Honolulu: President Barack Obama served notice that the United States was fed up with China's trade and currency practices as he turned up the heat on America's biggest economic rival.

"Enough's enough," Obama said bluntly at a closing news conference of the Asia-Pacific Economic Cooperation summit where he scored a significant breakthrough in his push to create a pan-Pacific free trade zone and promote green technologies.

Using some of his toughest language yet against China, Obama, a day after face-to-face talks with President Hu Jintao, demanded that China stop "gaming" the international system  and create a level playing field for U.S. and other foreign businesses.

"We're going to continue to be firm that China operate by the same rules as everyone else," Obama told reporters after hosting the 21-nation APEC summit in his native Honolulu. "We don't want them taking advantage of the United States."

China shot back that it refused to abide by international economic rules that it had no part in writing.

"First we have to know whose rules we are talking about," Pang Sen, a deputy director-general at China's Foreign Ministry said.

"If the rules are made collectively through agreement and China is a part of it, then China will abide by them. If rules are decided by one or even several countries, China does not have the obligation to abide by that."

Even as Obama issued the veiled threat of further punitive action against China, it was unclear how much of his tough rhetoric was, at least in part, political posturing aimed at economically weary U.S. voters who will decide next November whether to give him a second term.

Obama insisted that China allow its currency to rise faster in value, saying it was being kept artificially low and was  hurting American companies and jobs. He said China, which often presents itself as a developing country, is now "grown up" and should act that way in global economic affairs.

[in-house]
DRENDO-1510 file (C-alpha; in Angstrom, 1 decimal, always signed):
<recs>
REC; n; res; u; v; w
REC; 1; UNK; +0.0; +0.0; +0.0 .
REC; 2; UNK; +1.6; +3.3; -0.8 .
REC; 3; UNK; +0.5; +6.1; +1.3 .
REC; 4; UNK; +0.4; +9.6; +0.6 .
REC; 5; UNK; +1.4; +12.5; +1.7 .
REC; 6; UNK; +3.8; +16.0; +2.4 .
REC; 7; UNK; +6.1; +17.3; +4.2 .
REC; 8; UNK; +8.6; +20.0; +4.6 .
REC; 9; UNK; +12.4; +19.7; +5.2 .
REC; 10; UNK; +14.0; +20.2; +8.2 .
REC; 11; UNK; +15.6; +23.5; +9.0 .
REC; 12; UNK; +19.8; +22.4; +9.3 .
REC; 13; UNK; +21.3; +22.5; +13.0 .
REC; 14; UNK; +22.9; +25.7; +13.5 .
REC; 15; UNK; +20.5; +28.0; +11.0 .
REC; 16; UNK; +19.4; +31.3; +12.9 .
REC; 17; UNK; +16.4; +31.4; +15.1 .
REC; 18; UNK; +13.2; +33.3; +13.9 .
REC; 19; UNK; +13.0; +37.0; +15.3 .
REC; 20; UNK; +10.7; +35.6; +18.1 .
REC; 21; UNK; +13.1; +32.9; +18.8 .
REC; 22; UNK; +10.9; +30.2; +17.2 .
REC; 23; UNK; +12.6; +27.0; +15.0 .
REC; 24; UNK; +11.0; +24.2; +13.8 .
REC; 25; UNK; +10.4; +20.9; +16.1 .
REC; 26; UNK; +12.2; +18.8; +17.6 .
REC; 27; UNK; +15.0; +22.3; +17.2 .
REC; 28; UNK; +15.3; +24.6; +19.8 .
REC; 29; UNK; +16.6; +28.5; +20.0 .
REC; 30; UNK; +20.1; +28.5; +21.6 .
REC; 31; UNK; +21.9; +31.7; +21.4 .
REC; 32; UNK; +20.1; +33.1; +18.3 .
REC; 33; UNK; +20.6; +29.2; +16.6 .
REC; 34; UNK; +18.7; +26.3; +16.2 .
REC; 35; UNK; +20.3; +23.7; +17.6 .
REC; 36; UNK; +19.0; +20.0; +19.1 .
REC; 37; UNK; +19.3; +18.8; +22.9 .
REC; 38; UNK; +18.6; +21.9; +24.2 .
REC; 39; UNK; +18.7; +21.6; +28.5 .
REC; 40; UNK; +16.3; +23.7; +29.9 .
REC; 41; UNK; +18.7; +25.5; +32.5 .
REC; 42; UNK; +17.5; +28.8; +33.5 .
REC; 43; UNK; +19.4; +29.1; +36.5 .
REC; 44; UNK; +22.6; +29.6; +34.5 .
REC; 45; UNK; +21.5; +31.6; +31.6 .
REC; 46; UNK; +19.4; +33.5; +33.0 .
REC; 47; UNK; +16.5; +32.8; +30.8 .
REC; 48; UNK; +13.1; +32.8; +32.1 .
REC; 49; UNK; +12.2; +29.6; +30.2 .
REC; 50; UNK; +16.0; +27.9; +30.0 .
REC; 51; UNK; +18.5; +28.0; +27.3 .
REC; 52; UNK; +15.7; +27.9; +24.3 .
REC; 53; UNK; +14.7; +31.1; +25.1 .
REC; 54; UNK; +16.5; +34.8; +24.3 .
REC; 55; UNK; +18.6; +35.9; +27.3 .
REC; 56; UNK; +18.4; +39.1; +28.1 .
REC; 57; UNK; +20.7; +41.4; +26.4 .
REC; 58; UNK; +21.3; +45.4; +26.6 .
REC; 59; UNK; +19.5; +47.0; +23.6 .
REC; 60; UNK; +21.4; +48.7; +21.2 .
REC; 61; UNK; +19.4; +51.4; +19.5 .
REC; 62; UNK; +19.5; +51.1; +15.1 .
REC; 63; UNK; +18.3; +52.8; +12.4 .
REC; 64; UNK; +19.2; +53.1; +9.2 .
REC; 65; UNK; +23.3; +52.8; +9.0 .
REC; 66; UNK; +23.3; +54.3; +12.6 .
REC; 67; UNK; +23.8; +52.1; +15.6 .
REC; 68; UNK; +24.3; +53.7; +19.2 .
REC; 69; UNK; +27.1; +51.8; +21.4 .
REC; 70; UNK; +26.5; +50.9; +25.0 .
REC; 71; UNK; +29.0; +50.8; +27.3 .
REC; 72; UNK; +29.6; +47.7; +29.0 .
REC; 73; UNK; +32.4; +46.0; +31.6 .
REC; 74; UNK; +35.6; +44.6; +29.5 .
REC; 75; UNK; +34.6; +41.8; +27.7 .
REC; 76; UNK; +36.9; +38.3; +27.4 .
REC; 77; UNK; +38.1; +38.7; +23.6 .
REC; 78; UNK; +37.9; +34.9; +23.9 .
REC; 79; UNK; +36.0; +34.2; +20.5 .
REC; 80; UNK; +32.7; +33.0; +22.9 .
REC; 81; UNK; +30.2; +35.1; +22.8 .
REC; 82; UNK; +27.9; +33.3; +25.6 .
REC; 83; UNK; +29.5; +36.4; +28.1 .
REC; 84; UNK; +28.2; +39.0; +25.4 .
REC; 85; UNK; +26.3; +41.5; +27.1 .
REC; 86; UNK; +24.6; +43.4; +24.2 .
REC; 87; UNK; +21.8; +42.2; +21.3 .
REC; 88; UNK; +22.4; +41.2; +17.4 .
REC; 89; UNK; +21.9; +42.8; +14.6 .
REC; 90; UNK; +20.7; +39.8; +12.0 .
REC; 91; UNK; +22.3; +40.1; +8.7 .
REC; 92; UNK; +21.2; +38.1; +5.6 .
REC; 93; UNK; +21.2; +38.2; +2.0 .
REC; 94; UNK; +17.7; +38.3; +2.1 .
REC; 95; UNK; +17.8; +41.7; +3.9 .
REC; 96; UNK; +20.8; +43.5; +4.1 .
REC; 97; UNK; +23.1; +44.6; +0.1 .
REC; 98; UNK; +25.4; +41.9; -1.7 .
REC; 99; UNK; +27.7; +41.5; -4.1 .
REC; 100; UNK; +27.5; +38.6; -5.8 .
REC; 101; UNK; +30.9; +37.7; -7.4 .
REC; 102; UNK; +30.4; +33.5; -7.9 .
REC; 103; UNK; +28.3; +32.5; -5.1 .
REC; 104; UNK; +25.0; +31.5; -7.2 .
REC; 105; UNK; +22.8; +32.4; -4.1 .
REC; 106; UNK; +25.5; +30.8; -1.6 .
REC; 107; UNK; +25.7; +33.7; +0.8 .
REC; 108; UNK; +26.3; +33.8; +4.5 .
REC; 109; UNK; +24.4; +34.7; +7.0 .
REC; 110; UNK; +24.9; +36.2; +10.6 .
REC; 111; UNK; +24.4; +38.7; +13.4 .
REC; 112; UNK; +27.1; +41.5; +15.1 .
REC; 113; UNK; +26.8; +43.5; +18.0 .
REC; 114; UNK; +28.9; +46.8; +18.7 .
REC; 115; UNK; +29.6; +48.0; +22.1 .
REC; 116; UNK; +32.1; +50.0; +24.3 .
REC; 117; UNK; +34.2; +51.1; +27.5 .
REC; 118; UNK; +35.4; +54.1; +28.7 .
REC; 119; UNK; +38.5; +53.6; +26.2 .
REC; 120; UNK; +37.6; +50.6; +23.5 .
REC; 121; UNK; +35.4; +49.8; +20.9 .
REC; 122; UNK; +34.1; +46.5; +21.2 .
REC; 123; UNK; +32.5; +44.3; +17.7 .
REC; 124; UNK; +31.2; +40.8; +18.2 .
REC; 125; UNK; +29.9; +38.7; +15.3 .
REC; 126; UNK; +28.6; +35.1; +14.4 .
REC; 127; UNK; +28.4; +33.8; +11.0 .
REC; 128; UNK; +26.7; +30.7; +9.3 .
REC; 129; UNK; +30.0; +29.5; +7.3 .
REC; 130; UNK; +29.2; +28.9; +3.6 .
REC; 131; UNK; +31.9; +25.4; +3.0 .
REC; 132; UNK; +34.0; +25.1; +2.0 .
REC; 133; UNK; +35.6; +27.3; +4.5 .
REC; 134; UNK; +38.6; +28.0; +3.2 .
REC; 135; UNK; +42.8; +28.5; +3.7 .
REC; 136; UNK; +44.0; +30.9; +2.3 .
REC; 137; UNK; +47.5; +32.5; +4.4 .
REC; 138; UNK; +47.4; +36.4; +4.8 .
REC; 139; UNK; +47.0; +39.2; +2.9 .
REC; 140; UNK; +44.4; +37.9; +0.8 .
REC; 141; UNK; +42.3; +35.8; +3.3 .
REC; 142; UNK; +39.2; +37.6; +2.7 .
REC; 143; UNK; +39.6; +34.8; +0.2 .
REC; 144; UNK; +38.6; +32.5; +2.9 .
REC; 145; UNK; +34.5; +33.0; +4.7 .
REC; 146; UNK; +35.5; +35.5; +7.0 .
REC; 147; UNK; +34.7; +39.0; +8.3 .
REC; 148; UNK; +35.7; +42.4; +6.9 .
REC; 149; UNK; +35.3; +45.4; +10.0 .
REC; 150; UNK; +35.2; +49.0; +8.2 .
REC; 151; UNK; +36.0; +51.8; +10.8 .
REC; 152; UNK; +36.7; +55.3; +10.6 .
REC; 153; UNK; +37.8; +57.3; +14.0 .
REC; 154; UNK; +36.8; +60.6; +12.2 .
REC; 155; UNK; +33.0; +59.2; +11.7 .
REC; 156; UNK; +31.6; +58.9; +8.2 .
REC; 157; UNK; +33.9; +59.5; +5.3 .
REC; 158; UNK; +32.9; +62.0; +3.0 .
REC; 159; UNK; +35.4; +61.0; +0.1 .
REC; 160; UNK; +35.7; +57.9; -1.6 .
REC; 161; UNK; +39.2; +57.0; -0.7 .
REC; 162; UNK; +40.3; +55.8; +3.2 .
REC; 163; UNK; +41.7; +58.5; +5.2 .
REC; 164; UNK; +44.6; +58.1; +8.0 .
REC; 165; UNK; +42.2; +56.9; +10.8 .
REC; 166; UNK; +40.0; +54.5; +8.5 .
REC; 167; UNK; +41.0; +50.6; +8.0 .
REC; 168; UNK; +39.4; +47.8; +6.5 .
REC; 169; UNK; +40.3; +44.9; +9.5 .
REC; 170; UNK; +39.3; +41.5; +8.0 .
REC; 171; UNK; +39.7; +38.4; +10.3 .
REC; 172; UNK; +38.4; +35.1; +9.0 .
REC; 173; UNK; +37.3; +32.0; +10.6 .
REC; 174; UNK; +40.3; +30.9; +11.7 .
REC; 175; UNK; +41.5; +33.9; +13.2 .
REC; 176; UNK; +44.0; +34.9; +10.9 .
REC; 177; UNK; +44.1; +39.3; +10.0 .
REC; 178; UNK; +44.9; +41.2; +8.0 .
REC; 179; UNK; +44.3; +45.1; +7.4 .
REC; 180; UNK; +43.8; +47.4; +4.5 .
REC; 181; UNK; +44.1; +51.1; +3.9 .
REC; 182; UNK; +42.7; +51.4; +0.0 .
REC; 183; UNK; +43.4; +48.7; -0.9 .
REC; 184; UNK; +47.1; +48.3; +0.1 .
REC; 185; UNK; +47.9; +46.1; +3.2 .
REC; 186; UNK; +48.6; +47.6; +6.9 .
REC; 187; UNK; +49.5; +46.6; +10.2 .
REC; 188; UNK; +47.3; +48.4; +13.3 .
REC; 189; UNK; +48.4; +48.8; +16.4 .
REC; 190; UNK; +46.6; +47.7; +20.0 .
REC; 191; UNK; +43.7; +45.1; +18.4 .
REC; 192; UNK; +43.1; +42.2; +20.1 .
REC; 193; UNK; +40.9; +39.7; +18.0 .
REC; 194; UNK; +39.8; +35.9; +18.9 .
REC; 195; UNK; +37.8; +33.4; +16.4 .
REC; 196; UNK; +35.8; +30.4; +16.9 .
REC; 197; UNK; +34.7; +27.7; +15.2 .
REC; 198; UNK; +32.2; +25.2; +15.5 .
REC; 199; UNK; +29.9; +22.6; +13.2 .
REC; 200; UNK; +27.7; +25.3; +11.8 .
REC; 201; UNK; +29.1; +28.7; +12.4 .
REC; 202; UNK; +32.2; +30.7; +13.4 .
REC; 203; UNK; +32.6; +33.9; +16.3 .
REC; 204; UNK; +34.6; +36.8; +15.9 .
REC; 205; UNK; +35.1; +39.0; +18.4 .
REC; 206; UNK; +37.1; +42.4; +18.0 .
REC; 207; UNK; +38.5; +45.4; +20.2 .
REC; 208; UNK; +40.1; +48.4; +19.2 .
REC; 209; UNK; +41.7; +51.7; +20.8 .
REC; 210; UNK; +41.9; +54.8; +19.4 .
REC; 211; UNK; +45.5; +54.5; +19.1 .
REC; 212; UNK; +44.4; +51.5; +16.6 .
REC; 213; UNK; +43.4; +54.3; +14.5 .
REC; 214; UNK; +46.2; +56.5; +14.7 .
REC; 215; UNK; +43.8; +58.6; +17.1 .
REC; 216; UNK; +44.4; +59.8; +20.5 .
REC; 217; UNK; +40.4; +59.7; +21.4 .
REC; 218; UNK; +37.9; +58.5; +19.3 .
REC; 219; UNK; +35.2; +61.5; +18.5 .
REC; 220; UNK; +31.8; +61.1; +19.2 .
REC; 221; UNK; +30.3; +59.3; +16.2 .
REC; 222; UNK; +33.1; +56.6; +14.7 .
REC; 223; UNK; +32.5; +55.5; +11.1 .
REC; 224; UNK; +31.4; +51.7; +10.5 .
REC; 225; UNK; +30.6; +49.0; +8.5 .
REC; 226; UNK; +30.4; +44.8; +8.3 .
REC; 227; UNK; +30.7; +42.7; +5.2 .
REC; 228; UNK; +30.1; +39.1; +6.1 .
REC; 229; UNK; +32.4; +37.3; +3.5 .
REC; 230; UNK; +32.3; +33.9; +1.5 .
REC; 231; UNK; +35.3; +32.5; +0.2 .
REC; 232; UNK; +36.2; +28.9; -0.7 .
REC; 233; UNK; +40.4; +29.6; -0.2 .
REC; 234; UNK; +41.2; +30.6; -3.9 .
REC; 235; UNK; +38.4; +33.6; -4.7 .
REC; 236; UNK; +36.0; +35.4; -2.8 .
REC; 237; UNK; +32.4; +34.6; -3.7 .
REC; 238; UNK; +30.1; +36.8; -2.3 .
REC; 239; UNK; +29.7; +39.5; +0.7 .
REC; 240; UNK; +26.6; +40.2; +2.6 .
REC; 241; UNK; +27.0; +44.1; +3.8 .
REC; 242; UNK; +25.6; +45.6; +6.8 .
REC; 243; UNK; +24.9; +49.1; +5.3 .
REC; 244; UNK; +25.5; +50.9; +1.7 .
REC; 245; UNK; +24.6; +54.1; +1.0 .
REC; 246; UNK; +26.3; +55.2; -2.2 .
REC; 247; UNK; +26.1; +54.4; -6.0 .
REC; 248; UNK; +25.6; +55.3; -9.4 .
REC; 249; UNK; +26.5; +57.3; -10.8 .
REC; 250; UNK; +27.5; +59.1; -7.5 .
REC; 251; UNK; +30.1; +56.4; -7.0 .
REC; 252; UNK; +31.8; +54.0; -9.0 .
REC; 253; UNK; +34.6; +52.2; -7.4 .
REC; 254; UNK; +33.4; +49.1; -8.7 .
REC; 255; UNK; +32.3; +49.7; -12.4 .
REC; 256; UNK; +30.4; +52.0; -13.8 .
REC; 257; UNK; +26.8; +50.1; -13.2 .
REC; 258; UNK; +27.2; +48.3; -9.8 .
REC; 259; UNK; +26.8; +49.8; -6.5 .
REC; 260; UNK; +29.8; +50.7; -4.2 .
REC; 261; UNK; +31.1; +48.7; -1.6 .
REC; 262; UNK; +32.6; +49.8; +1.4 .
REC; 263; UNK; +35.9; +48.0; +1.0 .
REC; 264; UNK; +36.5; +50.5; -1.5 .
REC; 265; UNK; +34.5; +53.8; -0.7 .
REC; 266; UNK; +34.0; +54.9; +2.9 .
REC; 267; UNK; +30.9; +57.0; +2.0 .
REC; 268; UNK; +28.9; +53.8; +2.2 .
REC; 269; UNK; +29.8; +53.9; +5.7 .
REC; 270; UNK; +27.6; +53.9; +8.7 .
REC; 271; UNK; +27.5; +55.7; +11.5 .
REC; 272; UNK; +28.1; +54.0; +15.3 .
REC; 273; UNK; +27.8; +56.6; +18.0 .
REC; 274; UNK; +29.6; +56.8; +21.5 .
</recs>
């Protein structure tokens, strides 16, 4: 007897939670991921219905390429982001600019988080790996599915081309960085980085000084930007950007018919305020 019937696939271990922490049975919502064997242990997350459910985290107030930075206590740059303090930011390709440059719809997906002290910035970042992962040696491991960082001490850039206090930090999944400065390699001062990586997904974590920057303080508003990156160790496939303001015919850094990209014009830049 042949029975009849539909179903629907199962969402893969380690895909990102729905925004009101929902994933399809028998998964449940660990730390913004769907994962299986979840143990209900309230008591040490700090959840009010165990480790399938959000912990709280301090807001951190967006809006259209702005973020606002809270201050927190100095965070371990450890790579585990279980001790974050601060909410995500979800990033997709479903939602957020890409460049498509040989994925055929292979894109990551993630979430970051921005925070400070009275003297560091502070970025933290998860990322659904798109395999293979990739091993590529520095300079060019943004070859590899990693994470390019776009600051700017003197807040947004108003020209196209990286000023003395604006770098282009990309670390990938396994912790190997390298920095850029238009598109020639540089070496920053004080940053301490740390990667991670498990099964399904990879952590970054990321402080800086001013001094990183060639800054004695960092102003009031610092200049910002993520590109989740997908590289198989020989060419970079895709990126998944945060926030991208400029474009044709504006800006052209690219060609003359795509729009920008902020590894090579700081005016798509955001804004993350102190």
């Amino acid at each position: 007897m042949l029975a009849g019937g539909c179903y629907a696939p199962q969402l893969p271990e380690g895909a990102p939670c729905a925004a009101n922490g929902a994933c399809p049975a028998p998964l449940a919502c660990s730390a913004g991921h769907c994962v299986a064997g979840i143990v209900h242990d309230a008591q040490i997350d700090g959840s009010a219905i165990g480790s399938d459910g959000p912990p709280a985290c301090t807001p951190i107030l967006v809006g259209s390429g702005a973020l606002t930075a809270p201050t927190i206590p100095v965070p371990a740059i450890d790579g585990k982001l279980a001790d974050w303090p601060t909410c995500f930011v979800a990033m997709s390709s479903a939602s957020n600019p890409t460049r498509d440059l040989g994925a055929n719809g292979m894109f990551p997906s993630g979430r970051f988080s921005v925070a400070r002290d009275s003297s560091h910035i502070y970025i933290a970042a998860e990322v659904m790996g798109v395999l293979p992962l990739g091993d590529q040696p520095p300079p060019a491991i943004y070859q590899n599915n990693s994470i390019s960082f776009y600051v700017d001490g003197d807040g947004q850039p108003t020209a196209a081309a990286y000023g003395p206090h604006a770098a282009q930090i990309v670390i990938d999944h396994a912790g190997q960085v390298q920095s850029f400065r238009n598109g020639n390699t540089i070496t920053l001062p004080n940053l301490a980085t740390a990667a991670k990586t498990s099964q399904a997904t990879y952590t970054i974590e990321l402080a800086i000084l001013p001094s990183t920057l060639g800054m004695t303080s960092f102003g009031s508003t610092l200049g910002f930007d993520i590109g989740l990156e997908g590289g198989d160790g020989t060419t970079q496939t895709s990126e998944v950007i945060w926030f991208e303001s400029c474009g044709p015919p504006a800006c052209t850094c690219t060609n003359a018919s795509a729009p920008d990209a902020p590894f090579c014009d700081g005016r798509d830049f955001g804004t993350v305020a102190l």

The sharp words between the U.S. and China contrasted with the unified front that Asia-Pacific leaders sought to present with a pledge to bolster their economies and lower trade barriers in an effort to shield against the fallout from Europe's debt crisis.

The members of APEC, which accounts for more than half of the world's economic output, said they had agreed on ways to counter "significant downside risks" to the world economy.

That followed an appeal by Obama, seeking to reassert U.S. leadership to counter China's growing influence around the Pacific Rim, for a commitment to expand trade opportunities as an antidote to Europe's fiscal woes.

International Monetary Fund chief Christine Lagarde, in Honolulu to consult with APEC leaders, said the euro zone upheaval risked sweeping the world economy into a "downward spiral" that all countries had a stake in resolving the crisis.

(Agencies)